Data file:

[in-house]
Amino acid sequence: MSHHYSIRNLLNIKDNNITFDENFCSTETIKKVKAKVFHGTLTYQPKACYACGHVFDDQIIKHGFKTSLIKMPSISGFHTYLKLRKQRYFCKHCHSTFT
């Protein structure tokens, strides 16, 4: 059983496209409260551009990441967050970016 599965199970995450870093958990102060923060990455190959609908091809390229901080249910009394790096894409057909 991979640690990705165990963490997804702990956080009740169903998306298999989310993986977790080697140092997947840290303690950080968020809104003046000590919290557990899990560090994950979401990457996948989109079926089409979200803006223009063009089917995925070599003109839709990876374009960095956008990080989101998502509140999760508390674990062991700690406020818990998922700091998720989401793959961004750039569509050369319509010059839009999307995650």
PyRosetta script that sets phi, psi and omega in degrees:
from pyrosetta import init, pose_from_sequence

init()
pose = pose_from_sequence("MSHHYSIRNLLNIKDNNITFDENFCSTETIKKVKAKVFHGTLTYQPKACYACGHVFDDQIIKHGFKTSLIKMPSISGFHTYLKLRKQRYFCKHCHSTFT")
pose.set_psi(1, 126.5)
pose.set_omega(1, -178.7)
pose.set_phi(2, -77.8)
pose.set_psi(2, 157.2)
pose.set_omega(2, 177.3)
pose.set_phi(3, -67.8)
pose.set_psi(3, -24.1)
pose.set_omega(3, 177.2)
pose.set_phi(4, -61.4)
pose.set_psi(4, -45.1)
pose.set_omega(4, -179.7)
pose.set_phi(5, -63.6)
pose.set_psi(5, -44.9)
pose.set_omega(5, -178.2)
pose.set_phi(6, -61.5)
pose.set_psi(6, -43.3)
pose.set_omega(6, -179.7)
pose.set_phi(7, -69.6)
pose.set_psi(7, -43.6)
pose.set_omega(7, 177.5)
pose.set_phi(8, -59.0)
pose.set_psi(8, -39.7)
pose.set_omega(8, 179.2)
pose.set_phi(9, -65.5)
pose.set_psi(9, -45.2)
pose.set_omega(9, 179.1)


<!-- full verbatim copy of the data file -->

[in-house]
Amino acid sequence: MSHHYSIRNLLNIKDNNITFDENFCSTETIKKVKAKVFHGTLTYQPKACYACGHVFDDQIIKHGFKTSLIKMPSISGFHTYLKLRKQRYFCKHCHSTFT
């Protein structure tokens, strides 16, 4: 059983496209409260551009990441967050970016 599965199970995450870093958990102060923060990455190959609908091809390229901080249910009394790096894409057909 991979640690990705165990963490997804702990956080009740169903998306298999989310993986977790080697140092997947840290303690950080968020809104003046000590919290557990899990560090994950979401990457996948989109079926089409979200803006223009063009089917995925070599003109839709990876374009960095956008990080989101998502509140999760508390674990062991700690406020818990998922700091998720989401793959961004750039569509050369319509010059839009999307995650």
PyRosetta script that sets phi, psi and omega in degrees:
from pyrosetta import init, pose_from_sequence

init()
pose = pose_from_sequence("MSHHYSIRNLLNIKDNNITFDENFCSTETIKKVKAKVFHGTLTYQPKACYACGHVFDDQIIKHGFKTSLIKMPSISGFHTYLKLRKQRYFCKHCHSTFT")
pose.set_psi(1, 126.5)
pose.set_omega(1, -178.7)
pose.set_phi(2, -77.8)
pose.set_psi(2, 157.2)
pose.set_omega(2, 177.3)
pose.set_phi(3, -67.8)
pose.set_psi(3, -24.1)
pose.set_omega(3, 177.2)
pose.set_phi(4, -61.4)
pose.set_psi(4, -45.1)
pose.set_omega(4, -179.7)
pose.set_phi(5, -63.6)
pose.set_psi(5, -44.9)
pose.set_omega(5, -178.2)
pose.set_phi(6, -61.5)
pose.set_psi(6, -43.3)
pose.set_omega(6, -179.7)
pose.set_phi(7, -69.6)
pose.set_psi(7, -43.6)
pose.set_omega(7, 177.5)
pose.set_phi(8, -59.0)
pose.set_psi(8, -39.7)
pose.set_omega(8, 179.2)
pose.set_phi(9, -65.5)
pose.set_psi(9, -45.2)
pose.set_omega(9, 179.1)